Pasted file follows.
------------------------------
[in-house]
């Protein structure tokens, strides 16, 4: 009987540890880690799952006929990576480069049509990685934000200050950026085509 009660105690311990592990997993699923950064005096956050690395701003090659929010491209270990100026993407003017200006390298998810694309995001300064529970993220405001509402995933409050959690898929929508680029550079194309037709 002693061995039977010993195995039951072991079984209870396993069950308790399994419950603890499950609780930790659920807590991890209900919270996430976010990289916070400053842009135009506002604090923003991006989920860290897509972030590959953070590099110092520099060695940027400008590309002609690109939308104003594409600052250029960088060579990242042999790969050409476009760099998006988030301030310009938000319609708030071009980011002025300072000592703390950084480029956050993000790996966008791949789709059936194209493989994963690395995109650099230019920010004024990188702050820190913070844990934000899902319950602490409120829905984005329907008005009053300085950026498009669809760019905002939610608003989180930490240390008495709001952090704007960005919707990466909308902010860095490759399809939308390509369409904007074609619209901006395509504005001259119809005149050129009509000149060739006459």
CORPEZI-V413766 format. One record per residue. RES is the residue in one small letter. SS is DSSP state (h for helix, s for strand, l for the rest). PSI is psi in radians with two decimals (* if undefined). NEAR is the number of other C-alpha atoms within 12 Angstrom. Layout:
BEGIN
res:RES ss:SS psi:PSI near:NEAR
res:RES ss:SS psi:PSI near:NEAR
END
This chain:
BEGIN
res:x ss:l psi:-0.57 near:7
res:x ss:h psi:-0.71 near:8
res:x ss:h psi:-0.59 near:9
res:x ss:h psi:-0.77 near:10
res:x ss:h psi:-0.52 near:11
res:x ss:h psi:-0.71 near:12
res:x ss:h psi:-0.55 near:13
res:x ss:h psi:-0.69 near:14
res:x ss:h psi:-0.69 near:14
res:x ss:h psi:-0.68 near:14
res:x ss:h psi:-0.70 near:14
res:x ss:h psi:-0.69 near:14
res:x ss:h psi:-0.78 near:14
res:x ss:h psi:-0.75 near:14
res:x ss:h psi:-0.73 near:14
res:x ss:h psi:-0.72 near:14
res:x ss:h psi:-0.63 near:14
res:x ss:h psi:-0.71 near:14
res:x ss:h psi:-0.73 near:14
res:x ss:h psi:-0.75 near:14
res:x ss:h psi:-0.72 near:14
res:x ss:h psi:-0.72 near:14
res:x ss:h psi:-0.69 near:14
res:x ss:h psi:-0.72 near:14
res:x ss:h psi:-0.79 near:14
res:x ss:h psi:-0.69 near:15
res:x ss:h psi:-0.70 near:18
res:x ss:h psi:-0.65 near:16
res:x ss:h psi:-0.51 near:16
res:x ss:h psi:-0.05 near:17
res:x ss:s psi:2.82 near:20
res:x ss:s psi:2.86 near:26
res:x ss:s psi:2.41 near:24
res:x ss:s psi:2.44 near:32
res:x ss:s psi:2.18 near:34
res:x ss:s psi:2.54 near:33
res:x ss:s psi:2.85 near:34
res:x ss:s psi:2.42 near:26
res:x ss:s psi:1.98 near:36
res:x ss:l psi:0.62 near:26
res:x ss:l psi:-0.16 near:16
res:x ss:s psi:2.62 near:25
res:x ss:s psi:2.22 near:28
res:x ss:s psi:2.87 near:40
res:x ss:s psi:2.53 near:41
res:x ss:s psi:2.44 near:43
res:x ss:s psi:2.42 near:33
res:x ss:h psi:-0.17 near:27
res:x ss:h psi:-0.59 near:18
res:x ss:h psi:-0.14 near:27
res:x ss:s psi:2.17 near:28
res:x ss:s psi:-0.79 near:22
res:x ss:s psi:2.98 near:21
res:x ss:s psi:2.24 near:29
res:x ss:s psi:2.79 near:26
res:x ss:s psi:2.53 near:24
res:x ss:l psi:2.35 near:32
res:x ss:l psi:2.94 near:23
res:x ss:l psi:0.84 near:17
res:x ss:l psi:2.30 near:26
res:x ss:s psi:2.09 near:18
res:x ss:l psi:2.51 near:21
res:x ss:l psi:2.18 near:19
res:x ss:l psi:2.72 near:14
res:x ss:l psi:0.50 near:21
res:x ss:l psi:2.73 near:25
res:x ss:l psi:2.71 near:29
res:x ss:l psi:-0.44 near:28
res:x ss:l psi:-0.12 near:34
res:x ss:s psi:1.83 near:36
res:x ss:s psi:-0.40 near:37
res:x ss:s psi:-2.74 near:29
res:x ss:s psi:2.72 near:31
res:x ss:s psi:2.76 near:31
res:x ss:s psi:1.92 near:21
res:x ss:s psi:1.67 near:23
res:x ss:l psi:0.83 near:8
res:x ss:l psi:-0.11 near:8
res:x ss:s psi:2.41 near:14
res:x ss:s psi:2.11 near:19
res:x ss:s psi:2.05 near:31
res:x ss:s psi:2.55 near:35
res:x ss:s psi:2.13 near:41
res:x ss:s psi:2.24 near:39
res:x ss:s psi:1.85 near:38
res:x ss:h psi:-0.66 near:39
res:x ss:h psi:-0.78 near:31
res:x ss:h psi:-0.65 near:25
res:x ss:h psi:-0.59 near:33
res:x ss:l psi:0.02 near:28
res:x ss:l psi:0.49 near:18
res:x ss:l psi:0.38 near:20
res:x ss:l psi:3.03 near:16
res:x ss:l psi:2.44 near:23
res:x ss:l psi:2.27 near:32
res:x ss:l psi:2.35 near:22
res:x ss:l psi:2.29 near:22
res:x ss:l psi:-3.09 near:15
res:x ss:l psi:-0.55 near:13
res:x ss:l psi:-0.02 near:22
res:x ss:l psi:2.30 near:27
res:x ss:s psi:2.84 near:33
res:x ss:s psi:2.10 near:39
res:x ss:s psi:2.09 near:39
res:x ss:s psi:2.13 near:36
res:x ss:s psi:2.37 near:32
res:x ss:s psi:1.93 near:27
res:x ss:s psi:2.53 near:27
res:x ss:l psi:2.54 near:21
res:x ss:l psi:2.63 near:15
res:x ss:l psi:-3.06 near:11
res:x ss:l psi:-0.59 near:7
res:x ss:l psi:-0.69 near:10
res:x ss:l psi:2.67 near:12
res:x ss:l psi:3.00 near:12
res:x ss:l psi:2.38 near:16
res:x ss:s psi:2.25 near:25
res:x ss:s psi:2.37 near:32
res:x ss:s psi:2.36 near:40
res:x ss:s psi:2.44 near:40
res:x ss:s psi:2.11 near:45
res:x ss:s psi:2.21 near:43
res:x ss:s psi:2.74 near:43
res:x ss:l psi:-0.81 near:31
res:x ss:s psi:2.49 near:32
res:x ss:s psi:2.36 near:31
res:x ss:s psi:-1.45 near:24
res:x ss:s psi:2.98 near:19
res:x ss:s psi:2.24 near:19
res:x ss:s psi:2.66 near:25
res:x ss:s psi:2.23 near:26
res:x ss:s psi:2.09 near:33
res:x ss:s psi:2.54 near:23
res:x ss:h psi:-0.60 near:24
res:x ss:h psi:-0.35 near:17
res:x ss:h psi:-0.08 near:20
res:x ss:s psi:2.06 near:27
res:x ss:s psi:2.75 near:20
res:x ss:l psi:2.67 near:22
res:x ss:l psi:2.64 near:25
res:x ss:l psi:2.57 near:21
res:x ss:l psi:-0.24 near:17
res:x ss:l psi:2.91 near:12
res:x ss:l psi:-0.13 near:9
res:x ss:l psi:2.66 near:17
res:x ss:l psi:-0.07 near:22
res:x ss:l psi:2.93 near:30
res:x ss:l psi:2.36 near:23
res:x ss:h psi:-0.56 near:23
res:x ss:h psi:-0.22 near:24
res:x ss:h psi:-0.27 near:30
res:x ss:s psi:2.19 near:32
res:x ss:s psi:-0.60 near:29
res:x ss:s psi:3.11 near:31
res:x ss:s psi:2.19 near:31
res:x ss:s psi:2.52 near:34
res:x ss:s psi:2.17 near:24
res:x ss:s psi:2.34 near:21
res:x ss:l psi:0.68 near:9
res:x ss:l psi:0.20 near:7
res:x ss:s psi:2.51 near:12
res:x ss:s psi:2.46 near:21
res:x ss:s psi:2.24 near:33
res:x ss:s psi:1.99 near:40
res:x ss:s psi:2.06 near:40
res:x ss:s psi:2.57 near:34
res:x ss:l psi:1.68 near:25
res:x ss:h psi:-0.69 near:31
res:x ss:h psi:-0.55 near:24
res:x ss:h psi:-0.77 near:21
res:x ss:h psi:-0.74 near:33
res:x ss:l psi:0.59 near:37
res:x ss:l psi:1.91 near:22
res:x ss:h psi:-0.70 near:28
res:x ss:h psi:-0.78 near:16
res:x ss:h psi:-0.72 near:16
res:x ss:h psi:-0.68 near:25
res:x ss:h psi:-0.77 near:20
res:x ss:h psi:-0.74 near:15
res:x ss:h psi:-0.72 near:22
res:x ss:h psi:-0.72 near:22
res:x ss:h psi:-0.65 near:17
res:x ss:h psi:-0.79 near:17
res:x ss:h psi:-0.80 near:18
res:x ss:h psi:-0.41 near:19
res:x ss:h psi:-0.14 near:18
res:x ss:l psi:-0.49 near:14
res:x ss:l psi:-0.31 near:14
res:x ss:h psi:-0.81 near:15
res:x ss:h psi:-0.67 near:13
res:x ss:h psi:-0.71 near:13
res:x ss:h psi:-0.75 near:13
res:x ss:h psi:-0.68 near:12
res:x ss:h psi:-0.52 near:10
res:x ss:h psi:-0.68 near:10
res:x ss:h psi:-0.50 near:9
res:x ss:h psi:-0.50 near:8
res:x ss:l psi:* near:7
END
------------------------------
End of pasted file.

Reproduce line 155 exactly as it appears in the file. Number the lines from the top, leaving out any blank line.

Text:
res:x ss:l psi:-0.07 near:22